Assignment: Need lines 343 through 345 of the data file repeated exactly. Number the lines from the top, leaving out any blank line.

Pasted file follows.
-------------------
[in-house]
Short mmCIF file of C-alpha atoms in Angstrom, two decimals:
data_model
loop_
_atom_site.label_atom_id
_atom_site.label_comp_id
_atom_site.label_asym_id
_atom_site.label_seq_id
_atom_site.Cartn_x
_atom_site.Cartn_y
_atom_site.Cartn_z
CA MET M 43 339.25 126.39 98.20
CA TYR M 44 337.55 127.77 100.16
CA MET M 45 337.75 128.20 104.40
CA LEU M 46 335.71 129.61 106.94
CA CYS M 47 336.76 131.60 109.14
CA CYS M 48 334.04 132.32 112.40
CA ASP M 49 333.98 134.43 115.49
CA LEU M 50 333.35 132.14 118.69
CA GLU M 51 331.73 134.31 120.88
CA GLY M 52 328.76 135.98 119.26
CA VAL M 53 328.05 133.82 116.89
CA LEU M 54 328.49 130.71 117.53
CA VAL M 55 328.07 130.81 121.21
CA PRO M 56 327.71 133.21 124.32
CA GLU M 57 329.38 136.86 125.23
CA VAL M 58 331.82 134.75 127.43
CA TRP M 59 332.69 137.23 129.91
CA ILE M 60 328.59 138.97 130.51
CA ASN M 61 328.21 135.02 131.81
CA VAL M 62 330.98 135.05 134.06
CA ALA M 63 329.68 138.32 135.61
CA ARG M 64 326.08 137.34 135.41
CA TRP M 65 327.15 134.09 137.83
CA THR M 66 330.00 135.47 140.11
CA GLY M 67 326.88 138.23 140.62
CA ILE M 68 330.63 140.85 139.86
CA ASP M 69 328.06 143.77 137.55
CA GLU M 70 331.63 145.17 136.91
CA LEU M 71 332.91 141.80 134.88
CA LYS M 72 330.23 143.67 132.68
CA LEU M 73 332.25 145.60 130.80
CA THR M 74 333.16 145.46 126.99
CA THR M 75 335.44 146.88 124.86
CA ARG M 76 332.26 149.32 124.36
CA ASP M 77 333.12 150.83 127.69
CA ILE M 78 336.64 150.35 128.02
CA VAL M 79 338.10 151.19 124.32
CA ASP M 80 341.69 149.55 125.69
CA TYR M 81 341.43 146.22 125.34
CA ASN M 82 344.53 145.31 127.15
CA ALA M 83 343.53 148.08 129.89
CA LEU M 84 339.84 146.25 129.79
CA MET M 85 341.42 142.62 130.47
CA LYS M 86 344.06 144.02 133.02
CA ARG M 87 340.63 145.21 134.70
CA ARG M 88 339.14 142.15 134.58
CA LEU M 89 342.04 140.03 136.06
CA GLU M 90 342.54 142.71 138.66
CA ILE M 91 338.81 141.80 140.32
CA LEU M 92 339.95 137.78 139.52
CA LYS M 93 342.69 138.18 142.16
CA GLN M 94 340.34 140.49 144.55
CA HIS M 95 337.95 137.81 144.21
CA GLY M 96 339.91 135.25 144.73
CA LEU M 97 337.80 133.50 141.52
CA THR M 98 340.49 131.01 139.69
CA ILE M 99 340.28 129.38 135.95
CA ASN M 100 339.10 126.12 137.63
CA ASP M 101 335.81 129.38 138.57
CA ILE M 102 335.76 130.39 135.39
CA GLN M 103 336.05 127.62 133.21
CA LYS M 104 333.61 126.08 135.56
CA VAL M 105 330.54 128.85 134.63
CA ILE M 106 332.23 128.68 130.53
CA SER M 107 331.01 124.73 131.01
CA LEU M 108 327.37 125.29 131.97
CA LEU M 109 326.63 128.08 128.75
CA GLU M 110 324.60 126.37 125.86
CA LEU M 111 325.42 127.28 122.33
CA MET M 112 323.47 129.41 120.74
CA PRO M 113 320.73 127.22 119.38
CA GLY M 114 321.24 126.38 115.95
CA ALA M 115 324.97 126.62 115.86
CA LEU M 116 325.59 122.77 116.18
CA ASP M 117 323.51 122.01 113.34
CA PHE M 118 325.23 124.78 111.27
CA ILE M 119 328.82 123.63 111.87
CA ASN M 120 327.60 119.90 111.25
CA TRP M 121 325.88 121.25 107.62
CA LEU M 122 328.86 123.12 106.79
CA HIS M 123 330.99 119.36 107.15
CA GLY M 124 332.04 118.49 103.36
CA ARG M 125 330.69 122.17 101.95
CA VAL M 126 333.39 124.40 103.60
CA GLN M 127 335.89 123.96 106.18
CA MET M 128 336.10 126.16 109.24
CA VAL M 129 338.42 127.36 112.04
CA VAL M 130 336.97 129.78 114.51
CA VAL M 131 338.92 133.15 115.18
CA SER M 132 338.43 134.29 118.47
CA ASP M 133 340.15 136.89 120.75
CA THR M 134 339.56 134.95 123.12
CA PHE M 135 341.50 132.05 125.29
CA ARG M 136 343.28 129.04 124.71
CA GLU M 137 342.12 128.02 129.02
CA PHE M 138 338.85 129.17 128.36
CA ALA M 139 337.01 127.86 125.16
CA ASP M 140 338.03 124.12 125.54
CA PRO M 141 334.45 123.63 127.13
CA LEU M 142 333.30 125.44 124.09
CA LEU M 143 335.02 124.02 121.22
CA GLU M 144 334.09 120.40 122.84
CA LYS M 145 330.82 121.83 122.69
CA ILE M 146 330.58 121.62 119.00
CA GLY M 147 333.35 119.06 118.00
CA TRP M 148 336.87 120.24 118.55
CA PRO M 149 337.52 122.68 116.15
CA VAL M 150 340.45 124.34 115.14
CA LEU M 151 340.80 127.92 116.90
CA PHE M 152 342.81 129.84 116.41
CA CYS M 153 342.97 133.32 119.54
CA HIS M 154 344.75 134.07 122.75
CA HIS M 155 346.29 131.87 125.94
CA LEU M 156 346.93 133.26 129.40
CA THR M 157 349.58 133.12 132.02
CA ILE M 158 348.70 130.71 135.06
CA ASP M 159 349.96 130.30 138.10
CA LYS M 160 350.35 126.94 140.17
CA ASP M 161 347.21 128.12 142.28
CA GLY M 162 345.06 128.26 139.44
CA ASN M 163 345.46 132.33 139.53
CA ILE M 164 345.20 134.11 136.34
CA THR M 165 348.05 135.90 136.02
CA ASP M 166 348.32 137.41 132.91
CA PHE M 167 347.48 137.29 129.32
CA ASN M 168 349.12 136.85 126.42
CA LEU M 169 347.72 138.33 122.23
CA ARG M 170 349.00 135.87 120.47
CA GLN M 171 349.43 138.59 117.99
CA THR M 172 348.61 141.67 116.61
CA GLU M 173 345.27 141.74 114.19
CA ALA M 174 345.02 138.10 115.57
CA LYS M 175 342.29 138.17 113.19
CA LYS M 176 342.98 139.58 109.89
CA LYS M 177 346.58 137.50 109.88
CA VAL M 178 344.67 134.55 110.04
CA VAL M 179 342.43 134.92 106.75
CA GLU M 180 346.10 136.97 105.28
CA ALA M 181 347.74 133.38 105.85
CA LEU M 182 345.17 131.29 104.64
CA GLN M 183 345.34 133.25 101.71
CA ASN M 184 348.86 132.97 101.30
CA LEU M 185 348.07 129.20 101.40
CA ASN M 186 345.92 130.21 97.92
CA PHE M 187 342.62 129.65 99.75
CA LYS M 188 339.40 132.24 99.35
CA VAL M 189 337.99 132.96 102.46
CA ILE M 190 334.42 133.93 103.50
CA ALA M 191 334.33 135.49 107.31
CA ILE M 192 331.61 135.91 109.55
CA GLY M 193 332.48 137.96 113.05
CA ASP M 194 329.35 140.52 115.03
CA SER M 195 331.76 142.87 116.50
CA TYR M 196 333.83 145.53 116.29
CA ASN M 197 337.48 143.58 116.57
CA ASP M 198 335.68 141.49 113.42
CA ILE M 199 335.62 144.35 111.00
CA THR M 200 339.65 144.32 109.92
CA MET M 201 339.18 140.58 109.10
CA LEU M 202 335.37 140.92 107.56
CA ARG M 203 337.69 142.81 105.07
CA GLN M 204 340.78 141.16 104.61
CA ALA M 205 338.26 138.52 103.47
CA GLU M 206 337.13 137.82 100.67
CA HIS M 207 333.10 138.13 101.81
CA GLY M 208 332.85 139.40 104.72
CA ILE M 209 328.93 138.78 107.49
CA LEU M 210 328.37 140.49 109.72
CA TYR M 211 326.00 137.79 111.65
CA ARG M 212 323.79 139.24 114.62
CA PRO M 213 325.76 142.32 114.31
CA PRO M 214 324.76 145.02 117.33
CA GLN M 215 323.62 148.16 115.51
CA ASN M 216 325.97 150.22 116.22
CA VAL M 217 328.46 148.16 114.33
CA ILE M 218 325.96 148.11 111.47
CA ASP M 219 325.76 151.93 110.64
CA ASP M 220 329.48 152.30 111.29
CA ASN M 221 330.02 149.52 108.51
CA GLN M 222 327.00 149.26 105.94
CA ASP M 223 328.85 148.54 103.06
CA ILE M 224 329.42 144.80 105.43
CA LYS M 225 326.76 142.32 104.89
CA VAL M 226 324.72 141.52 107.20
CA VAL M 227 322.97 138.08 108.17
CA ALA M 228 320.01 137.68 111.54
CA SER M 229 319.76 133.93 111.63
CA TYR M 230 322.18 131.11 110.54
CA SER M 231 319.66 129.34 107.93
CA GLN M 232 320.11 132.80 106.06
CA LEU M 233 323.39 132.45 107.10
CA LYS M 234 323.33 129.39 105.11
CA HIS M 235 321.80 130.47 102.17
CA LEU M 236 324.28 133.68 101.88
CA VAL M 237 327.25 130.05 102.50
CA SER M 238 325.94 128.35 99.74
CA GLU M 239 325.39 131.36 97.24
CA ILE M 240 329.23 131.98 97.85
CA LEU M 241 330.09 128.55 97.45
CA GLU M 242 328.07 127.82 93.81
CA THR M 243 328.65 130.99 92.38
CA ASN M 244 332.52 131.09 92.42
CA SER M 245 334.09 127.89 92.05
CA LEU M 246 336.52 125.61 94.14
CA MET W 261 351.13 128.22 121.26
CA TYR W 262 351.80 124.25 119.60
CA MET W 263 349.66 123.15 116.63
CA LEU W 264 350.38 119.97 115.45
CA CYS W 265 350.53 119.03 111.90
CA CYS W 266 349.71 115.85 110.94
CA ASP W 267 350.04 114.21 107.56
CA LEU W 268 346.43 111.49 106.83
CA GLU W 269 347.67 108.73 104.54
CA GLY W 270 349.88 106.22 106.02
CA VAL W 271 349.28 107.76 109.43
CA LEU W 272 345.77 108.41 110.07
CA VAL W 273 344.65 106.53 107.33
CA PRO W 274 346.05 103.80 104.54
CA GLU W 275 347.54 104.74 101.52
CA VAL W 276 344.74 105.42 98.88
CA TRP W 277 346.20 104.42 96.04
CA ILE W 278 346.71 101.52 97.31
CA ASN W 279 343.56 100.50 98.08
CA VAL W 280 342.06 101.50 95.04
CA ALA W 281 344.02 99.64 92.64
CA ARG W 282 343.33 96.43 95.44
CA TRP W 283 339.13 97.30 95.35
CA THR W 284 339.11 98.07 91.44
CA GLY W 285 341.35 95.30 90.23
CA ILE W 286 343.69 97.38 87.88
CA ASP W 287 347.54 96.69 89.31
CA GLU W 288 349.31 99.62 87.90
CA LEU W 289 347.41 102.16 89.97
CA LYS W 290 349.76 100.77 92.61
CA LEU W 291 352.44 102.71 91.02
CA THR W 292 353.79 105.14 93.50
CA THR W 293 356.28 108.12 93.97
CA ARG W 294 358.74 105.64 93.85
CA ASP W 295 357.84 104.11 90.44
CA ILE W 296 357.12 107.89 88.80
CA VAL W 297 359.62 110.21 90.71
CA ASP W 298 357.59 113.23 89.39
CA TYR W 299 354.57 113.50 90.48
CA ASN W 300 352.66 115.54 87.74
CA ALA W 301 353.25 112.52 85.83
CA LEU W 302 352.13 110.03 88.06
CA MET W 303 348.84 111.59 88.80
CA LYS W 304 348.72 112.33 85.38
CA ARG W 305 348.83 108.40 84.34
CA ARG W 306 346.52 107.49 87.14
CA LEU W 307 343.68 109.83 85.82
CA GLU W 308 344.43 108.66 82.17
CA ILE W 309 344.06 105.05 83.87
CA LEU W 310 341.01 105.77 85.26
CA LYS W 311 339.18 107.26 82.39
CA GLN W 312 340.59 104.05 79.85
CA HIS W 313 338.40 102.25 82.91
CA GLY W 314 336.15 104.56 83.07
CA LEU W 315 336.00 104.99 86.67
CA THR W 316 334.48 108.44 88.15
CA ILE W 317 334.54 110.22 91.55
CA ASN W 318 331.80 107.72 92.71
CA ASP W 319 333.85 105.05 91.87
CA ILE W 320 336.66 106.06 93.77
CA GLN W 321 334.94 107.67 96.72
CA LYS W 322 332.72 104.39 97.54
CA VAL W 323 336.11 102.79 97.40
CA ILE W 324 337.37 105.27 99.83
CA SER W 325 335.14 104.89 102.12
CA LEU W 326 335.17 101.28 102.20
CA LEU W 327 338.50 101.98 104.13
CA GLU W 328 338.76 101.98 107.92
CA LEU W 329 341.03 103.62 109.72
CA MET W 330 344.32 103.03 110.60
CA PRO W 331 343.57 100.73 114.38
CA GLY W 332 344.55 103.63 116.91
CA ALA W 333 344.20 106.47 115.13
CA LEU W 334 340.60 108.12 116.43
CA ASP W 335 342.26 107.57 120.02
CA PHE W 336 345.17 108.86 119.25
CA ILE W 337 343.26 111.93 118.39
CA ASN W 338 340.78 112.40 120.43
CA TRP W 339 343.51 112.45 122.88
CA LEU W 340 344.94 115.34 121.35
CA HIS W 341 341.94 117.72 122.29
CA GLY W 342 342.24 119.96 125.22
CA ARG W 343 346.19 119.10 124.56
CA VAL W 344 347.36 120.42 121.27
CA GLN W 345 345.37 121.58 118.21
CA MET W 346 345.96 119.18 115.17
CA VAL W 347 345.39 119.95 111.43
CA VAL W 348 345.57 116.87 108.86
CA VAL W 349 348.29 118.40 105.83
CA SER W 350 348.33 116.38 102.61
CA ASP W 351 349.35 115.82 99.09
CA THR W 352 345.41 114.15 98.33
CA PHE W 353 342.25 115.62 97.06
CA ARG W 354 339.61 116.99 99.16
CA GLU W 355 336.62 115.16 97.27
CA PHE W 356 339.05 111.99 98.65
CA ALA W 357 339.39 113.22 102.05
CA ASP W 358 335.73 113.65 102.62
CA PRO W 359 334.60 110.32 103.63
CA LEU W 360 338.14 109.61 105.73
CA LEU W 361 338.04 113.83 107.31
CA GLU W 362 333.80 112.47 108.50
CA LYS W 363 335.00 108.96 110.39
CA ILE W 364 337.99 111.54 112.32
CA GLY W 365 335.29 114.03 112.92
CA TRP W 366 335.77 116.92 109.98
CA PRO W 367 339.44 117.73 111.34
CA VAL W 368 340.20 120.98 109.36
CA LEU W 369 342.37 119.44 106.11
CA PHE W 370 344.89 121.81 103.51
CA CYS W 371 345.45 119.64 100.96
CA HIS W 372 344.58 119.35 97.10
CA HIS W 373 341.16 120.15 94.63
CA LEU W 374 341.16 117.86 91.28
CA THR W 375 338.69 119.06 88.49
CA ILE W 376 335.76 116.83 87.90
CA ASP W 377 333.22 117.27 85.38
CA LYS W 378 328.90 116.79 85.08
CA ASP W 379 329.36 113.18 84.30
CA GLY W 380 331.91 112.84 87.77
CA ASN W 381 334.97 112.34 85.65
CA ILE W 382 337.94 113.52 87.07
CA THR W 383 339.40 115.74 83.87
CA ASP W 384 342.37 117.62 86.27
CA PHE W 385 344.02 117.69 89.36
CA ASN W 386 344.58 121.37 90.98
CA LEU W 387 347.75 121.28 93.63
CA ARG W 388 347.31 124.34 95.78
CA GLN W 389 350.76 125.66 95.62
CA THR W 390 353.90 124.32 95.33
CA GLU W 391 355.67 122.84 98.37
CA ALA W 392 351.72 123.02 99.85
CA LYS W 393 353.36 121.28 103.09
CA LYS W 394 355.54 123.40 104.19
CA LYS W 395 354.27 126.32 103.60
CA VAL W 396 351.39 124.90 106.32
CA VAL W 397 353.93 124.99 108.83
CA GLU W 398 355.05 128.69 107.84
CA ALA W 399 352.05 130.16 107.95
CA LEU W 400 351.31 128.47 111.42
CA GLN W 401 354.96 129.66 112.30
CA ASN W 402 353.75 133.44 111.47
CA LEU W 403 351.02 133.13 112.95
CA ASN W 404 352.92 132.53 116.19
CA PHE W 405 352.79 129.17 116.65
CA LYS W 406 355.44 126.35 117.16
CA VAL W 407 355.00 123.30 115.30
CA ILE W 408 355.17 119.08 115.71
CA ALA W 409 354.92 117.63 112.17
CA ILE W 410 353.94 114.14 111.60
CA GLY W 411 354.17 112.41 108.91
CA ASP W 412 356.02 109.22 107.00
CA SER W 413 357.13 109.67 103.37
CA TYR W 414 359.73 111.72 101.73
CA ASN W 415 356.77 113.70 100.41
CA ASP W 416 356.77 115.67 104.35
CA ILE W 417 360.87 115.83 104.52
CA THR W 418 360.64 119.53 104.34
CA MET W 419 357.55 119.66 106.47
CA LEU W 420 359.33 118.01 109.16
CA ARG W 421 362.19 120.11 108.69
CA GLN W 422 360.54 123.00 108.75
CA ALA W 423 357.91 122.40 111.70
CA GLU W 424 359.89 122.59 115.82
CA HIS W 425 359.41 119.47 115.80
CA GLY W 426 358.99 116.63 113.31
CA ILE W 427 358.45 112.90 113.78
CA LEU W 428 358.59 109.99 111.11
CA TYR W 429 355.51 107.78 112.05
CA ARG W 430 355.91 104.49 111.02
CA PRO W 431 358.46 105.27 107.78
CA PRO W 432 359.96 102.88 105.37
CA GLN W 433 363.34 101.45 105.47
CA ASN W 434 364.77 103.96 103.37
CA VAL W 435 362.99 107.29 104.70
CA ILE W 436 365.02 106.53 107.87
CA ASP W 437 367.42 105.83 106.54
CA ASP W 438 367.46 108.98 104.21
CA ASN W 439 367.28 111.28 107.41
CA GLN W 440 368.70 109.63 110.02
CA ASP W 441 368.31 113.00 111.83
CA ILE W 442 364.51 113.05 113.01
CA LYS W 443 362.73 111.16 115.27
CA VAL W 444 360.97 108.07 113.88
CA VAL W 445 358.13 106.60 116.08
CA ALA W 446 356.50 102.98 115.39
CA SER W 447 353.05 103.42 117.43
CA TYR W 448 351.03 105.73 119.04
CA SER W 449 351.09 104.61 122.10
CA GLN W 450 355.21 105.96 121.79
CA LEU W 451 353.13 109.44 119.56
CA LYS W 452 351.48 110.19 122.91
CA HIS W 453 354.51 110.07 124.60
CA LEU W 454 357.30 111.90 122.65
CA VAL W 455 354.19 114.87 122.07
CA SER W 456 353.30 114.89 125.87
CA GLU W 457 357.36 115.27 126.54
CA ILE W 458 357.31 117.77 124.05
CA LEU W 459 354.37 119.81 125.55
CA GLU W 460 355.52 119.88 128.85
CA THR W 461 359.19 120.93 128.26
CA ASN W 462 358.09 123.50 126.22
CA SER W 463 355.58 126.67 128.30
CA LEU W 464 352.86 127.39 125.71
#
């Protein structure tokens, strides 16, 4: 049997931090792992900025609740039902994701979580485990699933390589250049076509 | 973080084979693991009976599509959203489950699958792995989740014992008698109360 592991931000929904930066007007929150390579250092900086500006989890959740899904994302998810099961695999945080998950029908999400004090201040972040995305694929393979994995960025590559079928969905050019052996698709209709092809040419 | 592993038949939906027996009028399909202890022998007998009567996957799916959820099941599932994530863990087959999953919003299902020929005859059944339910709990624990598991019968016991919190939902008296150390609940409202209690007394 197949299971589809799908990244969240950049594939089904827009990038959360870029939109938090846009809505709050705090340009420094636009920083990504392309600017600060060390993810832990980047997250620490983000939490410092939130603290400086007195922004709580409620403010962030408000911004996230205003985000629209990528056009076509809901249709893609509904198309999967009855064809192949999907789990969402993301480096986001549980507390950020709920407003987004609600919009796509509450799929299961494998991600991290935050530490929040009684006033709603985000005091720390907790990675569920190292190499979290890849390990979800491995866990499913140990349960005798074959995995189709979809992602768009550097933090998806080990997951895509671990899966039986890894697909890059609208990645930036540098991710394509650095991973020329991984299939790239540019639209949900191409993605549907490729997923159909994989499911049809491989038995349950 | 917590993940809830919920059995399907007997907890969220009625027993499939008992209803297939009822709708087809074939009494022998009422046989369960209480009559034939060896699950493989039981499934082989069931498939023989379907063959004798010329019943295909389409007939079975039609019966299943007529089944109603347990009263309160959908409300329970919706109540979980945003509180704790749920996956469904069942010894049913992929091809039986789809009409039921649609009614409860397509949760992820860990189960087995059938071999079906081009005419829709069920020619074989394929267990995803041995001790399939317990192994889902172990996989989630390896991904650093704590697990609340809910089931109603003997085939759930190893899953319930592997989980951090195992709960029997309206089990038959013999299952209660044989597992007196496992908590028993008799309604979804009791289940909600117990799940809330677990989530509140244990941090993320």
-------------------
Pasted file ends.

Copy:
CA ARG W 388 347.31 124.34 95.78
CA GLN W 389 350.76 125.66 95.62
CA THR W 390 353.90 124.32 95.33